Correctional officers are employed to supervise individuals in the corrections system. This includes the supervision of individuals at time of arrest, through the court systems, during probation, throughout incarceration and during parole. Probation and parole officers are both specialized types of correctional officers.
But what is the difference between the two?
Probation is a sentence ordered by a judge, usually instead of, but sometimes in addition to, serving time in jail. Convicted individuals who are given probation are allowed to live in the community for a specified period of time under the supervision of a probation officer. In general, probation officers supervise convicted criminals who are not sent to prison.
Parole is the conditional release of a prison inmate after serving part, or all, of his or her sentence. The inmate is given permission to live in the community under supervision of a parole officer. If the inmate violates the conditions of parole they may be sent back to prison. Parole officers monitor newly released inmates to see that the conditions are met.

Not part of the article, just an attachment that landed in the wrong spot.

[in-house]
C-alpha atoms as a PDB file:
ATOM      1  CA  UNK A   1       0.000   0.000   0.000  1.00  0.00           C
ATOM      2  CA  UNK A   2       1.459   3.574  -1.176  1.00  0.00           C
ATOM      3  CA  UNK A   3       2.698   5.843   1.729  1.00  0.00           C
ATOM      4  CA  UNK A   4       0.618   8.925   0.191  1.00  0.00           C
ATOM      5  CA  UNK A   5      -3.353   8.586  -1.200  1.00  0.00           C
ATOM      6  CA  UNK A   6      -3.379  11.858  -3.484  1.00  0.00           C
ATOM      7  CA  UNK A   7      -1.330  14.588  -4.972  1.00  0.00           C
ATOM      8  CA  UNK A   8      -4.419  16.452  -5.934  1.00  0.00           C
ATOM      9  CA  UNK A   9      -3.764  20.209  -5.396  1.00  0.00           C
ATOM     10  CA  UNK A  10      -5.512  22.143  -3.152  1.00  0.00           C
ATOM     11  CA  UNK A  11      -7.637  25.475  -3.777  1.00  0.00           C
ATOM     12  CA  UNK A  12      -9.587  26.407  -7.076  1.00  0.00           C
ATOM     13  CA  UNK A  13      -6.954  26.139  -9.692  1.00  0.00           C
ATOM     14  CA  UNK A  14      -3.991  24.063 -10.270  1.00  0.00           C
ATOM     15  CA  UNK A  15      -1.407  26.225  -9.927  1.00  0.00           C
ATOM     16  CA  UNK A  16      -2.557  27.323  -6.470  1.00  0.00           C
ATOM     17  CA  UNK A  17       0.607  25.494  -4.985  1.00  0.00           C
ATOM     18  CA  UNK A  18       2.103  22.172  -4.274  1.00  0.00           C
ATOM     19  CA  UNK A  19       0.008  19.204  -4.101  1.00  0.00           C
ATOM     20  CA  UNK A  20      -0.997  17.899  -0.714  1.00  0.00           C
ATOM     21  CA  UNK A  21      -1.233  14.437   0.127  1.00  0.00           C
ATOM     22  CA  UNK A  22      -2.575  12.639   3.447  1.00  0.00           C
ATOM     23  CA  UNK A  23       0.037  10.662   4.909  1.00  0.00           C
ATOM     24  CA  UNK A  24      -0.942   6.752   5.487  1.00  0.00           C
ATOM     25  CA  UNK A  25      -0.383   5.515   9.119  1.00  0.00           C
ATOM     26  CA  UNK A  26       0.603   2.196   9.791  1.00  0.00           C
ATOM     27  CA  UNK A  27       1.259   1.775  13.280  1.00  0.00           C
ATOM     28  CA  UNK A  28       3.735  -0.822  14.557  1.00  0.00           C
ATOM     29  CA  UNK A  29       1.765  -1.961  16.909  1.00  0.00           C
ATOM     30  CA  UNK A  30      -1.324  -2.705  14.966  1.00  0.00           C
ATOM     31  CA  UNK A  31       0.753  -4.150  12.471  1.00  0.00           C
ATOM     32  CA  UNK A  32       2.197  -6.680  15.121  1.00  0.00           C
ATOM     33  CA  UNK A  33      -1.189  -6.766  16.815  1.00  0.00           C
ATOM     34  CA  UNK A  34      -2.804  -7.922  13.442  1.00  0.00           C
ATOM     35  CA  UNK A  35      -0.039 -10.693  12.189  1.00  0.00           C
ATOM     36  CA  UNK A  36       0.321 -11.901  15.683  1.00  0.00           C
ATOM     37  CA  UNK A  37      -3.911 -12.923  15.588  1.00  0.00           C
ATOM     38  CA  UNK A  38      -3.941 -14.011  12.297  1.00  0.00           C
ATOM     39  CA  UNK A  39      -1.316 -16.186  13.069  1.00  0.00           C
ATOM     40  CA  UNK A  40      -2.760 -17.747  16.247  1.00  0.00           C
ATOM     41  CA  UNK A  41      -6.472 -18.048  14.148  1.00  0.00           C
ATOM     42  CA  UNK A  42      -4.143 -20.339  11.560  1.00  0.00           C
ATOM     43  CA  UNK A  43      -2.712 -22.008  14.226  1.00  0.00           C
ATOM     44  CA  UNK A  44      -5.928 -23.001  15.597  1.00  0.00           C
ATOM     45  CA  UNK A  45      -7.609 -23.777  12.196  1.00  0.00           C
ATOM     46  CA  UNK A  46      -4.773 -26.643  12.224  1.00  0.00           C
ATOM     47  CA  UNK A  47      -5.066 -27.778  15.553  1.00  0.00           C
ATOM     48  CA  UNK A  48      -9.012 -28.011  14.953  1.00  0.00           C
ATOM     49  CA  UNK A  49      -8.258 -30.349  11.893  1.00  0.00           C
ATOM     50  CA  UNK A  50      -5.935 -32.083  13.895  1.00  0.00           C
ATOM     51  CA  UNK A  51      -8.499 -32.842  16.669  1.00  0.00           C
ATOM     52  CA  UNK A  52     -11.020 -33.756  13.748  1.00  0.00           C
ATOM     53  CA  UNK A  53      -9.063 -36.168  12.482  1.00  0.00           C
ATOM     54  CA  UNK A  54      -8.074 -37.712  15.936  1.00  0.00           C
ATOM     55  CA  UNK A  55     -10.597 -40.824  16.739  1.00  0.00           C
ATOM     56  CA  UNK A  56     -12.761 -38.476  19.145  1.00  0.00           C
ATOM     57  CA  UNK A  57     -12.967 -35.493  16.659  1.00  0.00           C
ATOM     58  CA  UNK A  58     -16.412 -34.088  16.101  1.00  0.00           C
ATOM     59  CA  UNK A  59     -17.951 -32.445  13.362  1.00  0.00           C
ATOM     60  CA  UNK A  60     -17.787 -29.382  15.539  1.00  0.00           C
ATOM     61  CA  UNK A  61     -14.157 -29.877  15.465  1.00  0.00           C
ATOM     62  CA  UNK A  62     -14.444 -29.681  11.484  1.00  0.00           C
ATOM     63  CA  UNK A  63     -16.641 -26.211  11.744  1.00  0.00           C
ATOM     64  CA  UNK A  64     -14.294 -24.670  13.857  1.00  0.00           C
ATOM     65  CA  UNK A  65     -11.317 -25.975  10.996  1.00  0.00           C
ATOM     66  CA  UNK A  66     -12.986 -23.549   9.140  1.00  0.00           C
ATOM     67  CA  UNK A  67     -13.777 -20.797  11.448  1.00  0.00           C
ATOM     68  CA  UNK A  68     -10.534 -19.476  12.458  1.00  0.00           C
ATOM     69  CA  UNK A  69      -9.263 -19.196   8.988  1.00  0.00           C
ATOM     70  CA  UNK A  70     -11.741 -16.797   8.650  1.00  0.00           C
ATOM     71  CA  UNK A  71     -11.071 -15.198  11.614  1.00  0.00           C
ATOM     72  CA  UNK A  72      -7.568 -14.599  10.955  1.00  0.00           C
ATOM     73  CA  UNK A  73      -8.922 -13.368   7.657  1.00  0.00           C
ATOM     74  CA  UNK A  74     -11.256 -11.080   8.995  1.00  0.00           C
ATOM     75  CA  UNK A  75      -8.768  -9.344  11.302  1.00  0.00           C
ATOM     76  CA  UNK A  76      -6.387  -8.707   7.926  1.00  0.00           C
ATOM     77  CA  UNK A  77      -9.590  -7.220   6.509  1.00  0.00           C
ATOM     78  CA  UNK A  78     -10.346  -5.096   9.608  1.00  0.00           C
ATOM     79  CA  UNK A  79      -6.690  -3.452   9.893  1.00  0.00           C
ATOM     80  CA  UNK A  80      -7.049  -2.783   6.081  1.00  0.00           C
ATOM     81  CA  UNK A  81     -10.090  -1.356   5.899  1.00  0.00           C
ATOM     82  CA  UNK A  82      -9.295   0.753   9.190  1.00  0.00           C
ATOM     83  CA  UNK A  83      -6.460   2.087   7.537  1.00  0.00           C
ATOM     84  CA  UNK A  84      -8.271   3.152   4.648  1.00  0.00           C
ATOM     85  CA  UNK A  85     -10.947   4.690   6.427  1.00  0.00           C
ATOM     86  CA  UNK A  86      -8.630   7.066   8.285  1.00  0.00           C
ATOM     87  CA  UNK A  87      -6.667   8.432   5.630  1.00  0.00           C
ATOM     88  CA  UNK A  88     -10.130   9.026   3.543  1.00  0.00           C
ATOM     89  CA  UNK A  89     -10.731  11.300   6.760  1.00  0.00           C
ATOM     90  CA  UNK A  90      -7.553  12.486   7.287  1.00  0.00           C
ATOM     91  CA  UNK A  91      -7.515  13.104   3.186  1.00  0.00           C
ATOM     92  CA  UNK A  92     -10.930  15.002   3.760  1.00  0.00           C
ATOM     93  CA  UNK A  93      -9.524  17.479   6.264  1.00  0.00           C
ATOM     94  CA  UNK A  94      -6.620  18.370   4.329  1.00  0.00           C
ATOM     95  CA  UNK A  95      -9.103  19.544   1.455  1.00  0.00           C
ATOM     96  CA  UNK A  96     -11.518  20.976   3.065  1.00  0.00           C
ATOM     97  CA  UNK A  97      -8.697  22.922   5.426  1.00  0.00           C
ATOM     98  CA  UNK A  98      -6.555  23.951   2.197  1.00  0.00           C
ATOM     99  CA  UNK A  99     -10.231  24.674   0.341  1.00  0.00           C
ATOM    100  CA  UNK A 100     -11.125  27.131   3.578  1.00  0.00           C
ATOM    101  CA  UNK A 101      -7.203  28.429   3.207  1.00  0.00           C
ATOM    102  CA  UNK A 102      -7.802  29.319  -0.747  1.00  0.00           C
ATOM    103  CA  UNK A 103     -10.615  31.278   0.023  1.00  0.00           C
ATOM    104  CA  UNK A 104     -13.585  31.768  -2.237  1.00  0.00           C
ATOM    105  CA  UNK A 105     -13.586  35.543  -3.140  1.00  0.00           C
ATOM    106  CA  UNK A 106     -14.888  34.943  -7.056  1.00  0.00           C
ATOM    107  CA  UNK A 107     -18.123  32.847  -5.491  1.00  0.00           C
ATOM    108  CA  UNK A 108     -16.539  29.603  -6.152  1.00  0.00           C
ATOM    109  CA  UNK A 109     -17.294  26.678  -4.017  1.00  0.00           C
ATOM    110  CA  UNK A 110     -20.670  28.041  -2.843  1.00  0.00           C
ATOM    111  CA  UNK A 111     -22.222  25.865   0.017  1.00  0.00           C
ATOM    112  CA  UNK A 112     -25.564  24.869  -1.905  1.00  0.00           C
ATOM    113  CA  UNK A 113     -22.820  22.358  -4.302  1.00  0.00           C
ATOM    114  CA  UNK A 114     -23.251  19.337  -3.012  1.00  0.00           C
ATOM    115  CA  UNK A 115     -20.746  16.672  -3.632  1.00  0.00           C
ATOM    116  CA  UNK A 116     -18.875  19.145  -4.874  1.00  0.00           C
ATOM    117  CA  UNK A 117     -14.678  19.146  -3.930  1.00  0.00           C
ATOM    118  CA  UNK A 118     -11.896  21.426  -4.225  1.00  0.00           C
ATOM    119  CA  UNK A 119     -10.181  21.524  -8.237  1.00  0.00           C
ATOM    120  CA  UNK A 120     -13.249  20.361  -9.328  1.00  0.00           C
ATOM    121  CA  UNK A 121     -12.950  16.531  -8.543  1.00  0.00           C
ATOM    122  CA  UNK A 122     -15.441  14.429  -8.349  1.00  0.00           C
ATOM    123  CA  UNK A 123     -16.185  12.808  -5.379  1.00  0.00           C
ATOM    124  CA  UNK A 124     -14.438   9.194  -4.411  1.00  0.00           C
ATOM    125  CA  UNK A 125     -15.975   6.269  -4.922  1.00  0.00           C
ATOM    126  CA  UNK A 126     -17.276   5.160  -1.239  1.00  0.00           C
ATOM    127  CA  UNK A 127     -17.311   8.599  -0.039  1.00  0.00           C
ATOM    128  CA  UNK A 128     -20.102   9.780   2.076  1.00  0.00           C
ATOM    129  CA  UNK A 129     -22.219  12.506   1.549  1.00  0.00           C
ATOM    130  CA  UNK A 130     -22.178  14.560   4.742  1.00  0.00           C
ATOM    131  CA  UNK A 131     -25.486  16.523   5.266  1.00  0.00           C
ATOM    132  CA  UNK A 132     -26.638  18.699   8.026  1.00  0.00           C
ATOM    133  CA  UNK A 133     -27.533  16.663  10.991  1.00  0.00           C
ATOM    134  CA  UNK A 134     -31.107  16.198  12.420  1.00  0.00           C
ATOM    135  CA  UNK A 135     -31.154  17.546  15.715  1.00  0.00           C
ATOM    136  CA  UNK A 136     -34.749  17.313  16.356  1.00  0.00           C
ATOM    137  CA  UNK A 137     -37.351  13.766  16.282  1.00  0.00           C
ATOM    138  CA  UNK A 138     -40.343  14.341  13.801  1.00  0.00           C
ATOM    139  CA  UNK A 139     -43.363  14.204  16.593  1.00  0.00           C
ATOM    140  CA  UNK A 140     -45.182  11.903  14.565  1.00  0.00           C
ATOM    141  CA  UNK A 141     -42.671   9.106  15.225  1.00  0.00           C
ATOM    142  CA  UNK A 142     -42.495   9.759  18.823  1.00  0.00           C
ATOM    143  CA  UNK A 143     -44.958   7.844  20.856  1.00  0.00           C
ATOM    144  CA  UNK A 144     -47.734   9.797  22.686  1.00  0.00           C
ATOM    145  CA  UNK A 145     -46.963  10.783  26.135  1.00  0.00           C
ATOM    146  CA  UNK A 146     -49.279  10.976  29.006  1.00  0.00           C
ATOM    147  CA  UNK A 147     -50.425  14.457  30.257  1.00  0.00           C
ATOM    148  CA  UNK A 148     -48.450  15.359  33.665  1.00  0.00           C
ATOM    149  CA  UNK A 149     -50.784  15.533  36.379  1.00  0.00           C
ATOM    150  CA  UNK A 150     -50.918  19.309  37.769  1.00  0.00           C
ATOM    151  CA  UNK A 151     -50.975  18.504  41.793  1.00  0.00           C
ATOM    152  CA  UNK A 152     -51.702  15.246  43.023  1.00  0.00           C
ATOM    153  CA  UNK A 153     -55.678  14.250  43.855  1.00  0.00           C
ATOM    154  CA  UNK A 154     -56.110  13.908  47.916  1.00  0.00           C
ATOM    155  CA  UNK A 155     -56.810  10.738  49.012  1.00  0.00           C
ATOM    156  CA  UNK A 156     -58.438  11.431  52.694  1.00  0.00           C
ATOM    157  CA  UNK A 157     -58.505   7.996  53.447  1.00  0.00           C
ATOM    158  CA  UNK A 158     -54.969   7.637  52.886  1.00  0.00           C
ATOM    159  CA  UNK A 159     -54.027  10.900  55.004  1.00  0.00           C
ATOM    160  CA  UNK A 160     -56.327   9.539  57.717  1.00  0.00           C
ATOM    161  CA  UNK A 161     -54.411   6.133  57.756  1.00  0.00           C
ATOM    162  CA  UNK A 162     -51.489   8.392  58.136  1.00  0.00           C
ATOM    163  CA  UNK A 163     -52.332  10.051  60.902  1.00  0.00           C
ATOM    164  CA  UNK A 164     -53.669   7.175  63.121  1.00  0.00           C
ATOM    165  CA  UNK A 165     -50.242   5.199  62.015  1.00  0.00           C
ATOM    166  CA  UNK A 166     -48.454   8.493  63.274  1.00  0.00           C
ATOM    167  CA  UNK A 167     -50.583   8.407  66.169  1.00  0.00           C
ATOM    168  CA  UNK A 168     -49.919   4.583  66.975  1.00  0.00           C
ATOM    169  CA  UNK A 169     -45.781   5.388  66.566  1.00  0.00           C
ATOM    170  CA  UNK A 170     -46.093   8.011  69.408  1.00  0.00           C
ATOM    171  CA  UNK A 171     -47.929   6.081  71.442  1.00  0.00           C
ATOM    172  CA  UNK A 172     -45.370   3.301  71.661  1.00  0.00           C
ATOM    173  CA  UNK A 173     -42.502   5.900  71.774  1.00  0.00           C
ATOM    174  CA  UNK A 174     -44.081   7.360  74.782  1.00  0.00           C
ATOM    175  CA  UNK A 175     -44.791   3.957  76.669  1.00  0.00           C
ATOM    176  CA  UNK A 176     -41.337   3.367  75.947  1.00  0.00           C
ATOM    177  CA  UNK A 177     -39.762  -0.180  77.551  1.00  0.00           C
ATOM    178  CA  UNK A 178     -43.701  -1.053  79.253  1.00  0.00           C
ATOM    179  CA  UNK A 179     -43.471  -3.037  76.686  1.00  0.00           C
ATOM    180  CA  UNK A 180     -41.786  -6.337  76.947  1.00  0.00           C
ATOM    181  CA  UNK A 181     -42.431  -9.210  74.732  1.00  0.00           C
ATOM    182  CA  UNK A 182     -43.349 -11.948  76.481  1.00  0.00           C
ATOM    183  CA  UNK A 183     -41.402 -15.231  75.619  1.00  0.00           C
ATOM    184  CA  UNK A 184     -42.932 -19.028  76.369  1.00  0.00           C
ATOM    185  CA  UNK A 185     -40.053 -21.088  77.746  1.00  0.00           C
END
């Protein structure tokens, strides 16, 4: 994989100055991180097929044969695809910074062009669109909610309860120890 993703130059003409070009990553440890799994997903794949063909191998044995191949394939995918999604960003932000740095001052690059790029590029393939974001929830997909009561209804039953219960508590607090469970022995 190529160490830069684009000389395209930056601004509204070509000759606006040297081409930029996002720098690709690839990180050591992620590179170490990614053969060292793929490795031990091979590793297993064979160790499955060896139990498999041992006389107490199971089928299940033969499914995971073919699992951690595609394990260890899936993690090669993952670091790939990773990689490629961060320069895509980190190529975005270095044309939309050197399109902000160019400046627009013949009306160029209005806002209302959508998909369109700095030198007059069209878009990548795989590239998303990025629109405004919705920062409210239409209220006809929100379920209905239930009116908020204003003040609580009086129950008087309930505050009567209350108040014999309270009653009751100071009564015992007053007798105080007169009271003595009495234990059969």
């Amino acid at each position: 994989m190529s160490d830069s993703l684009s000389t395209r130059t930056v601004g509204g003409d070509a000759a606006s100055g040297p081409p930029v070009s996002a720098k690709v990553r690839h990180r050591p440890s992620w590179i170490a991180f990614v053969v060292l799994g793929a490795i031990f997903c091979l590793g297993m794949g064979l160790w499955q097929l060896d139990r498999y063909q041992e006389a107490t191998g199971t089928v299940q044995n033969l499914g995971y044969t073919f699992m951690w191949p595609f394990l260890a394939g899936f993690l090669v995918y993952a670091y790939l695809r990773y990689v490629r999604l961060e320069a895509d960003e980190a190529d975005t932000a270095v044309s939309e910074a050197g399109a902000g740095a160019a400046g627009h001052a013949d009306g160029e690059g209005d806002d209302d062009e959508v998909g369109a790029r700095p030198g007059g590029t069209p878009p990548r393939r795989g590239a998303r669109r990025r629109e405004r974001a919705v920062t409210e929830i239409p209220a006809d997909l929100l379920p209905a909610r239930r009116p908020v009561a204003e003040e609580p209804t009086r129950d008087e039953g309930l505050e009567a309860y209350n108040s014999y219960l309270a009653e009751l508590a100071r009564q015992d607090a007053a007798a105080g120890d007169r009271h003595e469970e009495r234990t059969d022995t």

Probation and parole officers can, however, have overlapping roles in prisons, depending on the size and structure of the system. Both require some background in sociology and counseling, and are responsible for the rehabilitation of convicted individuals so that they can reenter the community.
How to Become a Probation or Parole Officer
If you are interested in becoming a probation or parole officer you will at least need a bachelor’s degree in criminal justice, social work, psychology, or another related field. Many probation and parole officers also go on to earn a graduate level degree.
Learn more about Corrections Degrees